I love the idea of leadership. I love being in charge. I love inspiring others toward a common goal. I love the title of a leader. It’s attractive, it’s sexy, it makes me feel like I’m making a difference in this life and that I’m influential. 

What’s not so sexy is the idea of “follow-ship” (Follower-ship? I think I just made that word up, but oh well). Following a leader. Following in someone else’s footsteps instead of paving your own way. Working behind-the-scenes to accomplish a goal that is put in place by a leader. It is the opposite of what I innately desire, the opposite of what my brain wants me to do in order to feel like I have some significance in this life. I have read many books on leadership. I’ve gone to seminars on leadership. I’ve only ever thought about being a leader. AND I think it’s super trendy right now to develop your leadership qualities (which is great!), but where do I get training on great follow-ship? And what does that even mean!?

As my husband and I gear up for many changes and transitions in our lives – from having a baby, me transitioning into being a mom, and starting to expand on our real estate team with our first hires – we are being forced to look at this idea of teamwork and how we approach a situation in which we are not the leader, or where we really shouldn’t be leaders even though we want to be. Specifically for me, I know it’s time for me to cut back on my many responsibilities and even areas of leadership if I want to be the best mom I can be. It is an incredibly hard transition, but one that is further shaping me into a more well-rounded person in the new roles that God has put me in.

One area that is continuing to develop my follow-ship skills is my marriage to my wonderful husband Zach. It is incredibly difficult for me to trust someone else’s leadership. Growing up, my mother taught me to question things – don’t just go with the flow. Know what you’re doing and why you’re doing it. Question who you are following and make decisions for yourself. I am so grateful for parents that taught me to be a strong woman and developing these qualities in me, and I’m also working on developing qualities of trust and teamwork. Man, is it tough for me. 🙂

The truth is – in order to have a successful team, not everyone can be a leader. And there is still honor and respect in being a great follower. In our marriage, I want my husband to be the leader of the household. This does not mean that I bow down to his every command (LOL) or that I’m a doormat. It means my thoughts and desires are well-respected, he encourages me to be better, he honors me as his teammate, he is grateful for my service to our little family…and he is the one who has the final say on decisions we are having a tough time agreeing on. Gah! (I realize this may not be the situation for you, but I believe the lessons I’m learning can apply to many areas of life).  It is very easy for me to follow his lead and trust his decision-making in our finances and any decisions that relate to our business. What’s more difficult is learning to yield to him when there have been issues that I feel very strongly about or have more experience with (like what diapers we’ll use for Baby, what I want in our “family team”, or what constitutes a healthy meal – LOL). What has helped us work together as a more successful team is learning when to be a FOLLOWER. Here are a couple things we’ve been thinking about this week:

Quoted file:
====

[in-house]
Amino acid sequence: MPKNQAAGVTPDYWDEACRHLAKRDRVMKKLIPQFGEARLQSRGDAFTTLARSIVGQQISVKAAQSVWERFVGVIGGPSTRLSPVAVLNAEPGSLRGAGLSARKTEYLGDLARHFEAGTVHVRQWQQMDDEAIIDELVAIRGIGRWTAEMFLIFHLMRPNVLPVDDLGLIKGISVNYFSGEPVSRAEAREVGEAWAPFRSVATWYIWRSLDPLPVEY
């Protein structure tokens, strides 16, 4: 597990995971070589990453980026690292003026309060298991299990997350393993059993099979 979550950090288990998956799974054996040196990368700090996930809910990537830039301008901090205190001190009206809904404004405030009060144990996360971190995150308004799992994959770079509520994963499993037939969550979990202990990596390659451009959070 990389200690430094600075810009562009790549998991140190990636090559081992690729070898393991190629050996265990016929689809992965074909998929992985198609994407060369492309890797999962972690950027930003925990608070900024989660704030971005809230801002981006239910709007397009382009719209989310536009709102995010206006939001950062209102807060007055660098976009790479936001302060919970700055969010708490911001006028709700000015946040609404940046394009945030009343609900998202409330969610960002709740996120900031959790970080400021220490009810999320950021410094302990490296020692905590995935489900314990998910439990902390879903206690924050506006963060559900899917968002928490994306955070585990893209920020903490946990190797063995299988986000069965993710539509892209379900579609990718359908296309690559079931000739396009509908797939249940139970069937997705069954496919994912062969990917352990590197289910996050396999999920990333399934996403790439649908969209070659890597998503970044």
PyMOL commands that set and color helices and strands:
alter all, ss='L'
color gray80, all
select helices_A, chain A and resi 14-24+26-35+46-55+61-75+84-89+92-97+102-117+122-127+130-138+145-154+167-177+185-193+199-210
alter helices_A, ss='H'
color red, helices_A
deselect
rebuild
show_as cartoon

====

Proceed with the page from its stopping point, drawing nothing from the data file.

1. Humility : We’ve got to check our pride at the door – which is so hard! Sometimes pride can be pretty sneaky – it makes me think I’m right, that I know everything, and it blocks me from hearing others’ point of view. While it’s extremely difficult, working to remain humble and realize that I don’t know everything has been hugely impactful in being a good listener to my husband, and learning to trust him in his leadership – which in turn frees us both to assume the roles that best serve our relationship.

  2. Trust : It is very hard to trust someone if you don’t know them. For us, trusting involves fully knowing my partner’s integrity. With a close relationship full of open communication, it helps to remind me of my husband’s values which helps me trust him even if it is hard for me in the moment. When I work to trust my partner more (or manager or boss – depending on which situation you’re applying this to), it’s much easier to be a good (and happy) follower.

  3. Communication : It never fails – communication is KEY! We attend a marriage group at our church once a month, and last week we discussed what this communication can look like in more detail with a scale from 1-10 to rate the importance of a certain issue. For me, I care a lot about my health. Zach doesn’t think about his health as much as I do, so sometimes we can butt heads on what to have for dinner or if we should get a gym membership. We realized that his level of importance on the issue didn’t match mine, and we had to talk that out together. When he realized how much this issue meant to me, it was much easier for him to make it more of a priority. This idea has helped us be humble and considerate of our teammate’s feelings, has helped us trust each other, and has helped us communicate more clearly what our needs are.

Using the above thoughts is enabling me to bring my guard down and be a good follower. I still have to work on the pride issue and wanting to be independent and do things my way, but opening my mind up to new ideas and trusting the moments when I’m meant to follow has helped me experience less stress and more enjoyment in my marriage and in life.



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